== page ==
Objective or Subjective Intent of Threats Made on the Internet

September 25, 2014

Since the advent of the Internet, people have utilized the veil of anonymity to say things they would never dare to in face-to-face conversation. Nowhere is this “internet tough guy” attitude more noticeable than in online gaming, social media, and message boards. Anyone who has ever played Call of Duty can tell you that the insults that get thrown around can be the most horrifying things you will ever hear. Quite often, insults turn to threats and it is not uncommon to hear a player threaten the life of another player. Of course, threats on the Internet are usually brushed off because there is no real intent behind them. However, can an Internet threat go so far as to become criminal?
This question has been answered with regards to interstate communication by 18 U.S. Code § 875. Section C states that “[w]hoever transmits in interstate or foreign commerce any communication containing any threat to kidnap any person or any threat to injure the person of another, shall be fined under this title or imprisoned not more than five years, or both.” On its face, this language seems fairly straightforward. However, on its fall docket, the Supreme Court will decide the critical issue of which intent standard should apply.
The case being brought before the nations highest court is United States v. Elonis. Elonis posted threatening remarks on his Facebook account directed towards his ex wife. He moved to dismiss the charges against him, asserting that he had no subjective intent to threaten her. The Third Circuit instead decided that an objective intent to threaten, which is satisfied “when a reasonable speaker would foresee the statement would be interpreted as a threat,” is all that must be shown. Elonis, a rap artist, insisted that he was not serious and that his posts were lyrical. Either way, neither standard fits well in the context of the Internet.
To understand why neither standard fits, consider what makes an in-person and Internet threat different. First, an in-person threat allows the person being threatened to weigh several considerations in determining whether a real threat has been made against him. For example, if the aggressor makes his threat in a serious tone, is standing in an aggressive stance, and has a stoic facial expression, it is more likely that he intends his threat to be taken seriously. On the other hand, if he makes his threat in a sarcastic tone and with a smirk on his face, it is more likely that he intends his statement to be considered a joke. Second, an in-person threat has a level of imminence that is not present with an Internet threat. Where a threat is made on the Internet, the aggressor may not even know the real name of the person who they are threatening.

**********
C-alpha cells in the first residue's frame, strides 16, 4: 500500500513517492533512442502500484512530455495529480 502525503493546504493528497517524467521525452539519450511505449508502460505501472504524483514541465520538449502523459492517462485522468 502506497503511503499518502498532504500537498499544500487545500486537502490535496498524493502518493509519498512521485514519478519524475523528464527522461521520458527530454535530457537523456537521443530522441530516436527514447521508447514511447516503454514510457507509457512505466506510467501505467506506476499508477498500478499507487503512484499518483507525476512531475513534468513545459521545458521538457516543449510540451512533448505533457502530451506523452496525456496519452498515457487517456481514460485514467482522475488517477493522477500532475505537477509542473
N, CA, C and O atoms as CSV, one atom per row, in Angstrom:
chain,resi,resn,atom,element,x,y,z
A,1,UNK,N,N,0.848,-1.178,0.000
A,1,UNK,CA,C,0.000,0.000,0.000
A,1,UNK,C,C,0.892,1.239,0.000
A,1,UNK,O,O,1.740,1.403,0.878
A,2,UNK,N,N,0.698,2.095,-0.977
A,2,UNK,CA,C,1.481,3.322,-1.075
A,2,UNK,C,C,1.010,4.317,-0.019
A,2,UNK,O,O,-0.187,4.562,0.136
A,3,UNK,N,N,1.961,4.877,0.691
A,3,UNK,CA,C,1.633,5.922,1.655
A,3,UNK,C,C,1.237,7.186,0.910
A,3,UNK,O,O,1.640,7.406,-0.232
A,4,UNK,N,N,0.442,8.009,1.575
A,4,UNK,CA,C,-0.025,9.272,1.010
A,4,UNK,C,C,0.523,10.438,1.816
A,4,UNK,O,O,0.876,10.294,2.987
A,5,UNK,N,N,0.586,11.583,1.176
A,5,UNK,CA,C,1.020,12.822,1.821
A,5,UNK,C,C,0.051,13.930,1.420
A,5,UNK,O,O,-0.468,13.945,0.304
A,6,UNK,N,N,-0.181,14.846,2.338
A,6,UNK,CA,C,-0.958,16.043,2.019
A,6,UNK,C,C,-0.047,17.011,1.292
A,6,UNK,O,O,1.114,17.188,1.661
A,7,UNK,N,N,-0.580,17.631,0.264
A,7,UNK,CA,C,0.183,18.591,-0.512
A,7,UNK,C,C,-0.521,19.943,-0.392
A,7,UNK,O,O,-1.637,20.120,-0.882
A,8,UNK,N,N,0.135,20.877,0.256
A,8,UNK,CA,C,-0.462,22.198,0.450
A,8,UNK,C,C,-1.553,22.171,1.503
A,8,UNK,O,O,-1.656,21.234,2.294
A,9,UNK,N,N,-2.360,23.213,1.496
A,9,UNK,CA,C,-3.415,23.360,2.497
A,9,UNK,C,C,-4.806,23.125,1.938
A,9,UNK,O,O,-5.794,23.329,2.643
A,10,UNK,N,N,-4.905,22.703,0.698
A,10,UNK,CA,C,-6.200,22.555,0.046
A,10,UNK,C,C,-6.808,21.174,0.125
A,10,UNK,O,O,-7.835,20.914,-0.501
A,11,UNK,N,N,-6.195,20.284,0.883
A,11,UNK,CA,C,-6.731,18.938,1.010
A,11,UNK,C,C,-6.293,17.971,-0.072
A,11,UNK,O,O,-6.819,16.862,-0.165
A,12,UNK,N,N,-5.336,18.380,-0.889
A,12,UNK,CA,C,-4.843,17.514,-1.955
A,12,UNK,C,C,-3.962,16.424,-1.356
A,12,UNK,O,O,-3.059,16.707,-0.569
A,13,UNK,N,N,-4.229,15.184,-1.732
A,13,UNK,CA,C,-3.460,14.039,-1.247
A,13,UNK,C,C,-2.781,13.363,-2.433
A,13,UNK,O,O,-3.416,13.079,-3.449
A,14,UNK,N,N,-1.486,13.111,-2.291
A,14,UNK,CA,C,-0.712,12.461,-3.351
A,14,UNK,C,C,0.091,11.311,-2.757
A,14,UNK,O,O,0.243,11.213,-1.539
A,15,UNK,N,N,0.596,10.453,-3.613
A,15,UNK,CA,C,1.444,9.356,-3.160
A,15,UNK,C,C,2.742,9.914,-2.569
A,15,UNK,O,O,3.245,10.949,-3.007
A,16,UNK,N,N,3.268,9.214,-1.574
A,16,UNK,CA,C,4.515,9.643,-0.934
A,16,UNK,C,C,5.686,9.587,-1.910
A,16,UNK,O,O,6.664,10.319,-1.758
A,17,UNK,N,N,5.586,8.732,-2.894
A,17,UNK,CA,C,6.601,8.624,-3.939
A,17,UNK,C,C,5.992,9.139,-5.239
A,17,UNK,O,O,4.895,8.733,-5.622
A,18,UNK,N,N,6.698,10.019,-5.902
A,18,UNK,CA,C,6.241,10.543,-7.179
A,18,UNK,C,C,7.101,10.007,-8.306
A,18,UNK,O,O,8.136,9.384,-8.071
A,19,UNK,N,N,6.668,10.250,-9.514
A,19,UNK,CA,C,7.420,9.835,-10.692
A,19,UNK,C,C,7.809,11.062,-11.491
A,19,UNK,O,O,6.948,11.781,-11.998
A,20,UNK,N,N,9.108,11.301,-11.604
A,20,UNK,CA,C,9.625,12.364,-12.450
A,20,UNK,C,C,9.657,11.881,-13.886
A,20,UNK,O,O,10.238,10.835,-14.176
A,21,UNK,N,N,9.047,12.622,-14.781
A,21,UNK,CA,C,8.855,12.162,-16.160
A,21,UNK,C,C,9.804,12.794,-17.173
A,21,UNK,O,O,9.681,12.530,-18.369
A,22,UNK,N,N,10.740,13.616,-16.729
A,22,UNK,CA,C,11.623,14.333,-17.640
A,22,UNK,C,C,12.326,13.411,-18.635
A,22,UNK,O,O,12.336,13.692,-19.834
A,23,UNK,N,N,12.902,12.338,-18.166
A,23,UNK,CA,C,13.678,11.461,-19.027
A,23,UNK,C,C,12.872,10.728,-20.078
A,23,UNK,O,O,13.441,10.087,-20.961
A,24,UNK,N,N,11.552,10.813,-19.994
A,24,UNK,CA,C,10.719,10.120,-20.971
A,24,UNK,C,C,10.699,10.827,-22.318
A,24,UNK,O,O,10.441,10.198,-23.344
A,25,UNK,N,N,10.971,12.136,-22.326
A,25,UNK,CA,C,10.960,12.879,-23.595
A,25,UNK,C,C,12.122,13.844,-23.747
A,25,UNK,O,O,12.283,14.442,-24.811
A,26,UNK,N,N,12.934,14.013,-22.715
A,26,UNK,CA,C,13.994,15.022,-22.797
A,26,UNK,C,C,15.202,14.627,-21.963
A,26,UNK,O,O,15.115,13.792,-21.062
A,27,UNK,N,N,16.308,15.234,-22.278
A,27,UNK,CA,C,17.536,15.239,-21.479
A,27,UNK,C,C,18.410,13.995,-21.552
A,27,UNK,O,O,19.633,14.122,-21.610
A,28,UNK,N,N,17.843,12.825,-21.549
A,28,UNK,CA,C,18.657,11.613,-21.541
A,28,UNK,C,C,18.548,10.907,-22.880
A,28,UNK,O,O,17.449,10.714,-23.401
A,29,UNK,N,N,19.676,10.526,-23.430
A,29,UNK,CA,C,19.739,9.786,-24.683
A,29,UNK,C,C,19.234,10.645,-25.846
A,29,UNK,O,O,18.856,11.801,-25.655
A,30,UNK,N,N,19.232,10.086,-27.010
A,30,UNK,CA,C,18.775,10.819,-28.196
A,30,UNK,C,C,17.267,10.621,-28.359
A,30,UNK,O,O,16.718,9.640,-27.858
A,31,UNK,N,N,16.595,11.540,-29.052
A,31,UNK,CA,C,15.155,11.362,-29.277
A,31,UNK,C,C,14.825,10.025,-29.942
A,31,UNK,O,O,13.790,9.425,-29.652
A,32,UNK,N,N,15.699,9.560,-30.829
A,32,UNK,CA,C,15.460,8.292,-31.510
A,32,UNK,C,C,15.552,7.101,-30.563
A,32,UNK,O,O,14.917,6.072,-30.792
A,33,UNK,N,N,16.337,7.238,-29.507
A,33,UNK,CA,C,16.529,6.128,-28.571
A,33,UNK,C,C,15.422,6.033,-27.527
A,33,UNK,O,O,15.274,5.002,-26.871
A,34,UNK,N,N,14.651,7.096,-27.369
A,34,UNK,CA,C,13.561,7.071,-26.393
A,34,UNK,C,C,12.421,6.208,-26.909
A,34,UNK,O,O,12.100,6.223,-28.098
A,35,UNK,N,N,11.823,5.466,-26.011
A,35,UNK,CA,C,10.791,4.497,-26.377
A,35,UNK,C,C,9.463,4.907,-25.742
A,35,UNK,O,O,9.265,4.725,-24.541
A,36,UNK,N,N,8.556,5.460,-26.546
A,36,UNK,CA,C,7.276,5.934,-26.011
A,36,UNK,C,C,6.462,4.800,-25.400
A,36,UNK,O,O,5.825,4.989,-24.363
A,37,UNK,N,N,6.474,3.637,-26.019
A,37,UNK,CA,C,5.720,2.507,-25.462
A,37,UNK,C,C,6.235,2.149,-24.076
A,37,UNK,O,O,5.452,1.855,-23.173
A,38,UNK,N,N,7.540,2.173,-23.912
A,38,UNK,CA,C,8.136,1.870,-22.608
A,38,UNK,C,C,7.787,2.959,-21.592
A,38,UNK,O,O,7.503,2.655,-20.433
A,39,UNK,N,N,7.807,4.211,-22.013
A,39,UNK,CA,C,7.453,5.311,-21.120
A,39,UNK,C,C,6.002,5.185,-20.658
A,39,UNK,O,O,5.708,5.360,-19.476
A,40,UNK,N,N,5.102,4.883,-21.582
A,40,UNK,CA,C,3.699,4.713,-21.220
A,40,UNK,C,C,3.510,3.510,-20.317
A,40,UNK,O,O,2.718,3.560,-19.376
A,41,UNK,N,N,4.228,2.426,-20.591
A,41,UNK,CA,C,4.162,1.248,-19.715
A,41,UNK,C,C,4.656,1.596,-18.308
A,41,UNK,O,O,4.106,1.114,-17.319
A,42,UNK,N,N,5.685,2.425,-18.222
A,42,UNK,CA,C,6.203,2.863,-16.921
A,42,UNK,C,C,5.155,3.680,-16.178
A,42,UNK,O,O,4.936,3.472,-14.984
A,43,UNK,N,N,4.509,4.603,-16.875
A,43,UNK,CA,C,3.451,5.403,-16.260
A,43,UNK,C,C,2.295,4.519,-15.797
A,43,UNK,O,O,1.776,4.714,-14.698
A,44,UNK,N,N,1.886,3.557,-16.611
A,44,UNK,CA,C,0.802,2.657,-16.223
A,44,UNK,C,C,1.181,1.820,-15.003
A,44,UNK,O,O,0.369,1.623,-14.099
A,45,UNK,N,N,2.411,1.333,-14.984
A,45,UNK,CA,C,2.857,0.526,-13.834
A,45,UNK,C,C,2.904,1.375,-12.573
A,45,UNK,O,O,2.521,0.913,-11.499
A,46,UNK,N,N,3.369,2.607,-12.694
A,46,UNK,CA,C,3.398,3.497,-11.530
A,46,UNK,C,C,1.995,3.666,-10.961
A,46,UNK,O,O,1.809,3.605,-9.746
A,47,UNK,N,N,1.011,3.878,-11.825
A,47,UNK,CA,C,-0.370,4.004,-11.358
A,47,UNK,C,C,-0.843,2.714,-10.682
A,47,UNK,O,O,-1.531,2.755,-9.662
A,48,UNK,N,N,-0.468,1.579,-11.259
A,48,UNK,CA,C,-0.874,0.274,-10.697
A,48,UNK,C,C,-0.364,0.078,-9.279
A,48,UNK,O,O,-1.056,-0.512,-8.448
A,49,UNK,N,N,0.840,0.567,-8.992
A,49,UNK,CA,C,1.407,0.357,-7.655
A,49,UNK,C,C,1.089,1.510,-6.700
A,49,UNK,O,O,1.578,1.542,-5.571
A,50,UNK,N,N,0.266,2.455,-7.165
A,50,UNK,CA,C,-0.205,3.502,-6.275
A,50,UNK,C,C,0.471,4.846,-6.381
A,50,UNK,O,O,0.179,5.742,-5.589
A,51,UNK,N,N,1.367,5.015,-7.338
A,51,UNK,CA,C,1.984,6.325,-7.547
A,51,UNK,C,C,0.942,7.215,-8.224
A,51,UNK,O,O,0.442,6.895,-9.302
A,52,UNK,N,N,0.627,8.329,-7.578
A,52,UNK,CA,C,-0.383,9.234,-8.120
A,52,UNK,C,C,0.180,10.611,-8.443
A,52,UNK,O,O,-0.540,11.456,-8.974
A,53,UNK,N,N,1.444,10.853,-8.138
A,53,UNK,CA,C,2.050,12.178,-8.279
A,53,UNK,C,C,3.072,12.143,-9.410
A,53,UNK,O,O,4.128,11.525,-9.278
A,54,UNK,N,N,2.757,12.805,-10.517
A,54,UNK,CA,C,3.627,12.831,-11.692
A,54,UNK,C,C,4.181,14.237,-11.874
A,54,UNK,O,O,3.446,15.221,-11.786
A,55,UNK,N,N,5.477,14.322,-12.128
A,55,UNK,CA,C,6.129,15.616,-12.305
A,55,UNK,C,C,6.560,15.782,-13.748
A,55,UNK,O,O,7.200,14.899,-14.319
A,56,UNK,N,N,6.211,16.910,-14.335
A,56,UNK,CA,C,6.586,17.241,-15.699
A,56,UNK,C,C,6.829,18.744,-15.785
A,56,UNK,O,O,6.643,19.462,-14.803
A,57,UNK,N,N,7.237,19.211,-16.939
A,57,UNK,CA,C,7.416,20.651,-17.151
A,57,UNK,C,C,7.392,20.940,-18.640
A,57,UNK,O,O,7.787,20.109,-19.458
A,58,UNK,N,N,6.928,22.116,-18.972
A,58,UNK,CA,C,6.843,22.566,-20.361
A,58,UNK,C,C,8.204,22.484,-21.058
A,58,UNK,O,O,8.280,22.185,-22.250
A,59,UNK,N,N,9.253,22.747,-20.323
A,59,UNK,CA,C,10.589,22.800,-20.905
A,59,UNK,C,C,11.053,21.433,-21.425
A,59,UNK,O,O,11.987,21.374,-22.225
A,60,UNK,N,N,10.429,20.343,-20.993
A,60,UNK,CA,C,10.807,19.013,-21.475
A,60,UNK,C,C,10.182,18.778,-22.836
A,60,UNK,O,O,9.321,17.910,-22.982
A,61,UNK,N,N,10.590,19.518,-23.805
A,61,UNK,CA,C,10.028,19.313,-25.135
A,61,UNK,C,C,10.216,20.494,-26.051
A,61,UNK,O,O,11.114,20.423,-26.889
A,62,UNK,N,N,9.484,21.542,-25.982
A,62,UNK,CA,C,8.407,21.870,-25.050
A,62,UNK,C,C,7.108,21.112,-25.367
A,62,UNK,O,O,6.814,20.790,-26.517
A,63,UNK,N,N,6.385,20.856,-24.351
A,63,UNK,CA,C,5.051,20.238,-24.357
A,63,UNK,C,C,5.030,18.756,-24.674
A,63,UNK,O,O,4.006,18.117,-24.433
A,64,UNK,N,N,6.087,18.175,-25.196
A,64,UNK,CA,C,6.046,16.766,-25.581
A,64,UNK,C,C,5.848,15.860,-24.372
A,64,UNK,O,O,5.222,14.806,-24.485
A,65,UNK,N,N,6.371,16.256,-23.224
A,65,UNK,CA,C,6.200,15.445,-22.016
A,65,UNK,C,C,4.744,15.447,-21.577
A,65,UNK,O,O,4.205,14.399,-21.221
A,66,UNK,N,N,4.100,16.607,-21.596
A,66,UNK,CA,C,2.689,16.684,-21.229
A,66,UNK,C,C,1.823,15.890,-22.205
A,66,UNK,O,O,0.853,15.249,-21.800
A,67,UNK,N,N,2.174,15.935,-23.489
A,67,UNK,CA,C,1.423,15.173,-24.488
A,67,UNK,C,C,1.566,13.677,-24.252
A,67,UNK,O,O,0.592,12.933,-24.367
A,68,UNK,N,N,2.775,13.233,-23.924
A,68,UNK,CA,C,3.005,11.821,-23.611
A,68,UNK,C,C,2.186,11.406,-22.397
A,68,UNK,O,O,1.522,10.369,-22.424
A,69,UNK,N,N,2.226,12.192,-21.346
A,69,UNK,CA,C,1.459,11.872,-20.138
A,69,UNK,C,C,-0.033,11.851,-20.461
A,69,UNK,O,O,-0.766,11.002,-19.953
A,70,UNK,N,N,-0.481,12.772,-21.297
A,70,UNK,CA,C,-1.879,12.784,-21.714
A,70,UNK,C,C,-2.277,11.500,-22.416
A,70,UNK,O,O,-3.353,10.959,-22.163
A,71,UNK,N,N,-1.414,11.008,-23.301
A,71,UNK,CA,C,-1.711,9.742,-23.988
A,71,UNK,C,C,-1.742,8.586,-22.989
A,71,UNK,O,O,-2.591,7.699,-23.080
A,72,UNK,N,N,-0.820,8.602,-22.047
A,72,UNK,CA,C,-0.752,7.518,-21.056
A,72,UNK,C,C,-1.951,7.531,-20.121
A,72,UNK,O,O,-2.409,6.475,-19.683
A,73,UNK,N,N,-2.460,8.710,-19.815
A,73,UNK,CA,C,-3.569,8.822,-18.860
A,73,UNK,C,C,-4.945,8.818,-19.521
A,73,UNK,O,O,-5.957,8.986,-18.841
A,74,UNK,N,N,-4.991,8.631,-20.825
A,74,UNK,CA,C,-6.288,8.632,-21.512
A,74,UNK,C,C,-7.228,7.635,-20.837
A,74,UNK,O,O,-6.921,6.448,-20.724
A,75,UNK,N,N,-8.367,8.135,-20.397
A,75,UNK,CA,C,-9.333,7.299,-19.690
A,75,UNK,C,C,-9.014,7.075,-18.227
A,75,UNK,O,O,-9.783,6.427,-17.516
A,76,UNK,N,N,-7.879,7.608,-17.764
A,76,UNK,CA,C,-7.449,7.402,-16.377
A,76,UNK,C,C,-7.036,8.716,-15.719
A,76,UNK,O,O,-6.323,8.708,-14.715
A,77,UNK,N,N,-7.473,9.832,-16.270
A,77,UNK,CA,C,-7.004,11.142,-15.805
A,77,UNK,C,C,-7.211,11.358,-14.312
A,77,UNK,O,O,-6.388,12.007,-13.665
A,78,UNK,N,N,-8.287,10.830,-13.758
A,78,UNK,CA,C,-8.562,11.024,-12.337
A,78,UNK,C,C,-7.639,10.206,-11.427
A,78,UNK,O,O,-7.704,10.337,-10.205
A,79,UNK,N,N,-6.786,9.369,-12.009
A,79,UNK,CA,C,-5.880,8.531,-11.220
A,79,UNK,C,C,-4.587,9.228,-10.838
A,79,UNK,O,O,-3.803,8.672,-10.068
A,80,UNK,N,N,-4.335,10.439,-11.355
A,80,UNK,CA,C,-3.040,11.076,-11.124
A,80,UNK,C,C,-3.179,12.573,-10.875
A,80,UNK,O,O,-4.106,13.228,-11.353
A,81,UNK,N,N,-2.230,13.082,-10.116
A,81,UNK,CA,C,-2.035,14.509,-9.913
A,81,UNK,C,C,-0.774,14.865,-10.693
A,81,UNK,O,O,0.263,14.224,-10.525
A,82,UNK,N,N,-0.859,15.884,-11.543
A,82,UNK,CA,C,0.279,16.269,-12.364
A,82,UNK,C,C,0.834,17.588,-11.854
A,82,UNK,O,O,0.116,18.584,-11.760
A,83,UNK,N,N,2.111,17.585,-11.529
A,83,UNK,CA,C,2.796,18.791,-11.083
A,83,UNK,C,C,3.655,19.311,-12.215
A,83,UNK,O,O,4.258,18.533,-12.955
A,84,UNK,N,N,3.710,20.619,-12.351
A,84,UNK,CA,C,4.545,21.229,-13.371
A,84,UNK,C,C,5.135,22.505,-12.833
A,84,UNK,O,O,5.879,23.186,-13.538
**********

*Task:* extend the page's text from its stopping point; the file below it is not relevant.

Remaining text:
Imagine that a nineteen year old posted on his Facebook page that he would “shoot up a kindergarten and watch the blood of the innocent rain down and eat the beating heart of one of them,” but concluded by stating he was just kidding. Would the teen foresee that someone would interpret his comments as a threat when he clarified that it was joke? Even had he not clarified, does the fact that people regularly make joking threats on the internet affect whether he could foresee that his threats would be interpreted as true threats?

An objective standard suggests a uniformity of experiences such that people generally know when their statements cross the line.

Perhaps this is the case when we engage in face-to-face communications. There is no doubt that “internet tough guys” recognize that the things they say online would get them a punch in the face if said face to face. Perhaps there is less outrage at what is said on the Internet because people have become used to reading and hearing horrendous comments. Maybe people have come to realize that, after hearing hundreds of threats that never come to fruition, Internet threats are almost always a joke.
Amongst a group of teenage friends who play Call of Duty, it may be par for the course to threaten each other in vivid and disgusting ways. To them, their threats are obvious jokes. However, another user may take the threats quite literally. Is it reasonable to say that the teenagers should have foreseen that an unknown third person would take their comments seriously without any consideration of the context? That is the argument that Elonis hopes will win his case. He hopes that he can argue that as a rapper, his comments were, in context, just rap lyrics. His argument is not that outlandish because many other rappers, such as Eminem, have threatened horrible violence upon others in their songs.
An objective standard simply cannot account for the Internet culture that exists in this day and age. In the alternative, it is not as though the subjective standard is any easier to work with. Prosecutors, in the example of the nineteen year old, would have to prove that the teenager held an internal desire that his statement be taken as a threat. Perhaps in the realm of face-to-face conversation the subjective standard can work because a prosecutor can point to perceivable physical context clues like body language. However, on the Internet there is often no other context than the comment itself. Attempting to read into the thought process of people on the Internet is an exercise in futility and would result in few convictions.